https://www.reuters.com/business/he...-reports-rare-clots-uk-scientists-2021-08-11/
 
  • #182
Tom.G
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A study of common side effects from the vaccine has been posted. The most common is Fatigue (~67%), with Headache running a close second (~60%).

"An objective systematic comparison of the most common adverse events of COVID-19 vaccines"​

https://www.medrxiv.org/content/10.1101/2021.10.11.21264830v1.full.pdf

Or if you prefer a short synopsis,

"Researchers identify common side effects of three COVID-19 vaccines"​


https://www.news-medical.net/news/2...-side-effects-of-three-COVID-19-vaccines.aspx

Cheers,
Tom
 
  • #184
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I had the real thing and I barely noticed it. Probably because I'm dealing with worse issues, like two autoimmune diseases, but I'm slowly healing, with carnivore diet.
 
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  • #185
russ_watters
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  • #186
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According to https://www.health.gov.au/initiativ...strazeneca-covid-19-vaccine-cause-blood-clots

There has been a link established between the AstraZeneca vaccine and a very rare but serious side effect called thrombosis in combination with thrombocytopenia. There is a very low chance of this side effect, which may occur in around 4-6 people in every million after being vaccinated

This shows that compared to covid 19 deaths getting the vaccine is much lower risk than getting Covid 19 unless you have a pre-existing condition related to vaccination.
 
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  • #187
Laroxe
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Well the vaccine's used were both using killed virus, the traditional approach to many vaccines in the past, it is considered rather less effective than the vaccines using newer technology. Vaccination of course doesn't prevent the day to day risks of adverse health events and in the sad case of the young woman, it seems unlikely that a systematic infection would be related to the vaccine. The mother might blame the vaccine, but unfortunately people do die, even young people and in this case if the diagnosis is right there doesn't seem to be any direct association.

The association for the young man does seem stronger and warrants further investigation. I know that in Thailand around 7.9 million vaccinations have been given with around 24.6 per 100,000 reporting significant side effects, there were also 103 deaths. (1.3 per 100,000). So far, investigations into 43 of these cases have been finished, none were considered to be vaccine related. Overall the rates seem at least comparable to the other vaccines available, the main concern with these vaccines appears to be their lower effectiveness.

It seems that most of the stories and the information is sourced from newspapers without their sources identified and it is true that the data we have on the adverse events to the Chinese vaccines is more limited. However serious illness and deaths remains rare following the vaccine, it looks as if the risks from contracting the disease are around 1000 times greater.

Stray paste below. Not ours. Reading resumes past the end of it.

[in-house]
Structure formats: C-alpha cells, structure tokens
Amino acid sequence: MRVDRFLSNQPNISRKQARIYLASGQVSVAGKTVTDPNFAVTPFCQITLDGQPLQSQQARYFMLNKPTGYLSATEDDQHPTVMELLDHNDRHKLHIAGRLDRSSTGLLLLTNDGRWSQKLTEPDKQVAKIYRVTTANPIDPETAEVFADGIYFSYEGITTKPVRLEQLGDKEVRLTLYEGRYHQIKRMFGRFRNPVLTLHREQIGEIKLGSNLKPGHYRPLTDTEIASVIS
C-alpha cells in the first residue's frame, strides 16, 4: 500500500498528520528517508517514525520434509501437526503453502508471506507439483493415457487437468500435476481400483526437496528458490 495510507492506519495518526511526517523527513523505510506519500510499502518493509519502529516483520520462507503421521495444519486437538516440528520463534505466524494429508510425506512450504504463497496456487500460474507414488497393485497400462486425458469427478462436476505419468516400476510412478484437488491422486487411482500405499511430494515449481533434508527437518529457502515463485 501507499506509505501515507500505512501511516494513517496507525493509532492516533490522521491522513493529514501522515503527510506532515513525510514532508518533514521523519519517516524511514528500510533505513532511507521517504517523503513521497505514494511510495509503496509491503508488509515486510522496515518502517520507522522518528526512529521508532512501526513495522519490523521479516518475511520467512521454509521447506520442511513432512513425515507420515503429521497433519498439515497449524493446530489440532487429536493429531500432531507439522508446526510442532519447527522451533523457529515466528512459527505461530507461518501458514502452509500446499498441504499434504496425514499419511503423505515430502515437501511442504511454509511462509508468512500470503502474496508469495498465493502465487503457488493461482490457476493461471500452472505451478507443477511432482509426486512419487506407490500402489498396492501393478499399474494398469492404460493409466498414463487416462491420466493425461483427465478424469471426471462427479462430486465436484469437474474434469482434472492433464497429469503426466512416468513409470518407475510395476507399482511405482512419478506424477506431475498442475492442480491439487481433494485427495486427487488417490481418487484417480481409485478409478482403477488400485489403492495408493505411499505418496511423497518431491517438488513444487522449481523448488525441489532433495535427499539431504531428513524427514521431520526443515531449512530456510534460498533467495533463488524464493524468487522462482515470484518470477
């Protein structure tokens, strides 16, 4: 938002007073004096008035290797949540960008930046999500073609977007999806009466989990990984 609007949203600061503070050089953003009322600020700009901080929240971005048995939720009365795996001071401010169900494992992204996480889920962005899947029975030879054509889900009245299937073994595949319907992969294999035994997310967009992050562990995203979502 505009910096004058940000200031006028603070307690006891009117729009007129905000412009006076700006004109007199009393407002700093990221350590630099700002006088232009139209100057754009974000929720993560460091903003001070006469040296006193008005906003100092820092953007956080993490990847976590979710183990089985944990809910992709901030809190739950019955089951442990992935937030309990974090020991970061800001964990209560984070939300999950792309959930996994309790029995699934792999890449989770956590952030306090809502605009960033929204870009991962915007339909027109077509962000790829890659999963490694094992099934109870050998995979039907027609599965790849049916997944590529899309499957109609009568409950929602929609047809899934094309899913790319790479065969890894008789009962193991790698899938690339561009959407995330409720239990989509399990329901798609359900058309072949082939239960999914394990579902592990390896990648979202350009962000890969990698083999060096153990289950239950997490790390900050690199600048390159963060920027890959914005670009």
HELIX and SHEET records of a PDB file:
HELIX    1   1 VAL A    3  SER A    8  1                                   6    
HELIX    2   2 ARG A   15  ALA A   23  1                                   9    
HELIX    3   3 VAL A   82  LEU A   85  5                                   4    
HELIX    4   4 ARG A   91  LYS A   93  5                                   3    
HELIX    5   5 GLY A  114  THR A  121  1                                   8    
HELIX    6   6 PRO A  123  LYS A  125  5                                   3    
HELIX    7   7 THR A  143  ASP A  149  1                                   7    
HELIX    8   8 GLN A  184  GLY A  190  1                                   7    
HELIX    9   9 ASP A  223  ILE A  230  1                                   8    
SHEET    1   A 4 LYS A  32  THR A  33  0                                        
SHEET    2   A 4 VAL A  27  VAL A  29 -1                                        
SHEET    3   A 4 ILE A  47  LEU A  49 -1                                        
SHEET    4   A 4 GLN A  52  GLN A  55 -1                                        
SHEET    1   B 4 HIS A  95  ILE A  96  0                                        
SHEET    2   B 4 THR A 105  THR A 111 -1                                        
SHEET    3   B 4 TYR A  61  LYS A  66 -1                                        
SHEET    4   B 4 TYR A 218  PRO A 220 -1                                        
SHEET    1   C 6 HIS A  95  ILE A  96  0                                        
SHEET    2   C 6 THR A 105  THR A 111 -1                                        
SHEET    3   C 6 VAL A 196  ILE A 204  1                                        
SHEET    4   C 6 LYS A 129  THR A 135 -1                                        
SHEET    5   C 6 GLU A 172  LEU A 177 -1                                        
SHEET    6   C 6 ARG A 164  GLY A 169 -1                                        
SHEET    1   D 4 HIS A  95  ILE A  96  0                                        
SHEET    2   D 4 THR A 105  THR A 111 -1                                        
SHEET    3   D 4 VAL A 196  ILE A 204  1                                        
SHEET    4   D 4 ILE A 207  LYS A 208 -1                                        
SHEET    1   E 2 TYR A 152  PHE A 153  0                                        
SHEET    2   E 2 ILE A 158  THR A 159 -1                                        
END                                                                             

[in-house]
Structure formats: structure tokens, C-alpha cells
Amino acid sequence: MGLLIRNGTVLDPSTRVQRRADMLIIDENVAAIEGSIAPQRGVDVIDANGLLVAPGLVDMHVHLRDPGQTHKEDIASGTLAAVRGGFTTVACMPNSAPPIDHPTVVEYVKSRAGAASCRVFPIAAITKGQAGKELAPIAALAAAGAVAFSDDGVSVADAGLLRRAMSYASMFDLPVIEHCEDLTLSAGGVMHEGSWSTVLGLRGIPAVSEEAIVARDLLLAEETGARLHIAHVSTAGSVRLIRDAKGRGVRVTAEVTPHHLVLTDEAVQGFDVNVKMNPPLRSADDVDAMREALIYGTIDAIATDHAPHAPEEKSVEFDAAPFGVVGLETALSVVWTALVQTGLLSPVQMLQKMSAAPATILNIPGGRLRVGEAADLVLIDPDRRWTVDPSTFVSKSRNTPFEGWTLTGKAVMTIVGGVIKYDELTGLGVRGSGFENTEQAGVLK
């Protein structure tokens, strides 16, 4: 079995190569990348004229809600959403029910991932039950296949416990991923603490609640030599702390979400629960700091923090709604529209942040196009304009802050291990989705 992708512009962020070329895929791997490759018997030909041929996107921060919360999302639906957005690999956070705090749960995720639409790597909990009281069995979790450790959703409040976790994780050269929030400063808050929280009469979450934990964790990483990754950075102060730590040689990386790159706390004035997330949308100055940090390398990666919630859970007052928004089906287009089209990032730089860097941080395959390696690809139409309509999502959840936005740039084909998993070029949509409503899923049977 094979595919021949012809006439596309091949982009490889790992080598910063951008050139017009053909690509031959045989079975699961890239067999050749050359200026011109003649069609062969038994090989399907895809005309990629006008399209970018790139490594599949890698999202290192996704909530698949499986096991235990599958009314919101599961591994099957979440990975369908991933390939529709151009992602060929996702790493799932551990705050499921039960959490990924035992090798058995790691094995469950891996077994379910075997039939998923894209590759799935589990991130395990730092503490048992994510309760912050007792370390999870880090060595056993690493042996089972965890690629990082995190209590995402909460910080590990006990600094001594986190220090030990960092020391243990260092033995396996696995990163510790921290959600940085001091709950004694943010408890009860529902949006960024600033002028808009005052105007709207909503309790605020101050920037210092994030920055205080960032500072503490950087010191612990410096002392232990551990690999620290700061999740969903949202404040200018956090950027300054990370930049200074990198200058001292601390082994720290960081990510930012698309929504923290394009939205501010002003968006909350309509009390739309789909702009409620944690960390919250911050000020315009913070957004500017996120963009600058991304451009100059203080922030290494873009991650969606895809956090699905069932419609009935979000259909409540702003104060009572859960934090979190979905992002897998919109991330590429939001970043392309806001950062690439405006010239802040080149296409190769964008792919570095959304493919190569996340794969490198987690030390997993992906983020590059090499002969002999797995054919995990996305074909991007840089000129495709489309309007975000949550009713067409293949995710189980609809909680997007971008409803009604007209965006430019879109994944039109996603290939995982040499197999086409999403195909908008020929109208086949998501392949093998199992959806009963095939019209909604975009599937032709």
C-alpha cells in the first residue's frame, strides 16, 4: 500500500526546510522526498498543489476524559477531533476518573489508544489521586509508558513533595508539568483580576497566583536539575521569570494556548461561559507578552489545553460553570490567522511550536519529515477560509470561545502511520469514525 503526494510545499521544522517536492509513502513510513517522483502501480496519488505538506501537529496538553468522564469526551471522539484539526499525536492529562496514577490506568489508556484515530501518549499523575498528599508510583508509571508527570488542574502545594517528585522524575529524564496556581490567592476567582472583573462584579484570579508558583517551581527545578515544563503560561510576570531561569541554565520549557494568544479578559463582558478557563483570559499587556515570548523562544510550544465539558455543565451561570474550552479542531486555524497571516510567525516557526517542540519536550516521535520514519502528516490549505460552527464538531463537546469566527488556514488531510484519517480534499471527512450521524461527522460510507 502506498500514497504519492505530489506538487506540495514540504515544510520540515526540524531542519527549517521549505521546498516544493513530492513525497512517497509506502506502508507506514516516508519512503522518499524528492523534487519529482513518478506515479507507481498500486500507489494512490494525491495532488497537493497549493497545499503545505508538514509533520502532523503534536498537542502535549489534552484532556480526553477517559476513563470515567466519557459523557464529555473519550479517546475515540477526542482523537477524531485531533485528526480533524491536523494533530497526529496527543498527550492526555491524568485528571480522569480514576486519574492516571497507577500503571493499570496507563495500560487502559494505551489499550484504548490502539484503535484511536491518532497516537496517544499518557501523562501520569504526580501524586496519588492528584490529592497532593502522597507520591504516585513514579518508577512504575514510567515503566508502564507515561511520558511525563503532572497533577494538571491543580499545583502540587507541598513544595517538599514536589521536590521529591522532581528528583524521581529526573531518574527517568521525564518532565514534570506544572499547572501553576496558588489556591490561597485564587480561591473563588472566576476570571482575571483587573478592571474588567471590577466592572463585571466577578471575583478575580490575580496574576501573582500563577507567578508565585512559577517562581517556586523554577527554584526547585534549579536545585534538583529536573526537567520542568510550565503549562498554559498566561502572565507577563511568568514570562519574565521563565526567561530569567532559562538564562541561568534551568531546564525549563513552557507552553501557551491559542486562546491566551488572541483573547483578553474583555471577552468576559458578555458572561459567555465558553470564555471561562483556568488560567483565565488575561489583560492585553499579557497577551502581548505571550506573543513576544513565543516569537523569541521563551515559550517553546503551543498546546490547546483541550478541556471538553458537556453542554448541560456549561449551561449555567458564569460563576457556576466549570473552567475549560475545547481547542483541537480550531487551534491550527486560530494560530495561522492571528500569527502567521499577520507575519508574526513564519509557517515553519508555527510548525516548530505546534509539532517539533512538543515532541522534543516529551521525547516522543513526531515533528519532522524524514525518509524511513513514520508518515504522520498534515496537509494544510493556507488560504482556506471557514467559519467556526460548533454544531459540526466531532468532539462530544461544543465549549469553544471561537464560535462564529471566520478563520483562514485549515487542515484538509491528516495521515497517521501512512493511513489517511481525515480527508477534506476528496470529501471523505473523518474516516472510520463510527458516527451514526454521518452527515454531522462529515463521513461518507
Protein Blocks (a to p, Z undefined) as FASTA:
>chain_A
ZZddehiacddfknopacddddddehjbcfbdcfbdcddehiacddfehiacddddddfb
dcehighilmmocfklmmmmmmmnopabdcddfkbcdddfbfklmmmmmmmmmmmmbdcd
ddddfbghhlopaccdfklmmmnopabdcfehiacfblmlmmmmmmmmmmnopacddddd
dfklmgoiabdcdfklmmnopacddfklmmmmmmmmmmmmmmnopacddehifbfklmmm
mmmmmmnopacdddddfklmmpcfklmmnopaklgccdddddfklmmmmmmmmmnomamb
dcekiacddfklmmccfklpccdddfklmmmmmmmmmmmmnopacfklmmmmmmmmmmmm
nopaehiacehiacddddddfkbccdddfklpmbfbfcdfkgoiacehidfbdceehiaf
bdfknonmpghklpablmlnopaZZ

It is true that younger people are less likely to experience a serious illness from Covid-19 and the balance of risks has been the subject of some debate when it comes to vaccinating children. However in the current wave of infections in the west the age demographics of infection appears to have changed with the main drivers of infection being in the 20 – 49 age groups, they tend to be less ill than older people and so maintain their social contacts. Younger children when returning to school, because of their social behaviour can potentially become drivers of infection.
 
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  • #188
morrobay
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The case I'm trying to make is against healthy in their 20,s getting vaccinated. At least 90% of covid fatalities in Thailand are related to the co morbidities: overweight, age, kidney disease, hypertension, diabetes. I'm surprised some of these people are still walking around. So it's easy to show covid is more lethal than vaccinations. Again it's is only the subset , healthy twenties, that I am referring to.
 
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  • #189
Laroxe
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The case I'm trying to make is against healthy in their 20,s getting vaccinated. At least 90% of covid fatalities in Thailand are related to the co morbidities: overweight, age, kidney disease, hypertension, diabetes. I'm surprised some of these people are still walking around. So it's easy to show covid is more lethal than vaccinations. Again it's is only the subset , healthy twenties, that I am referring to.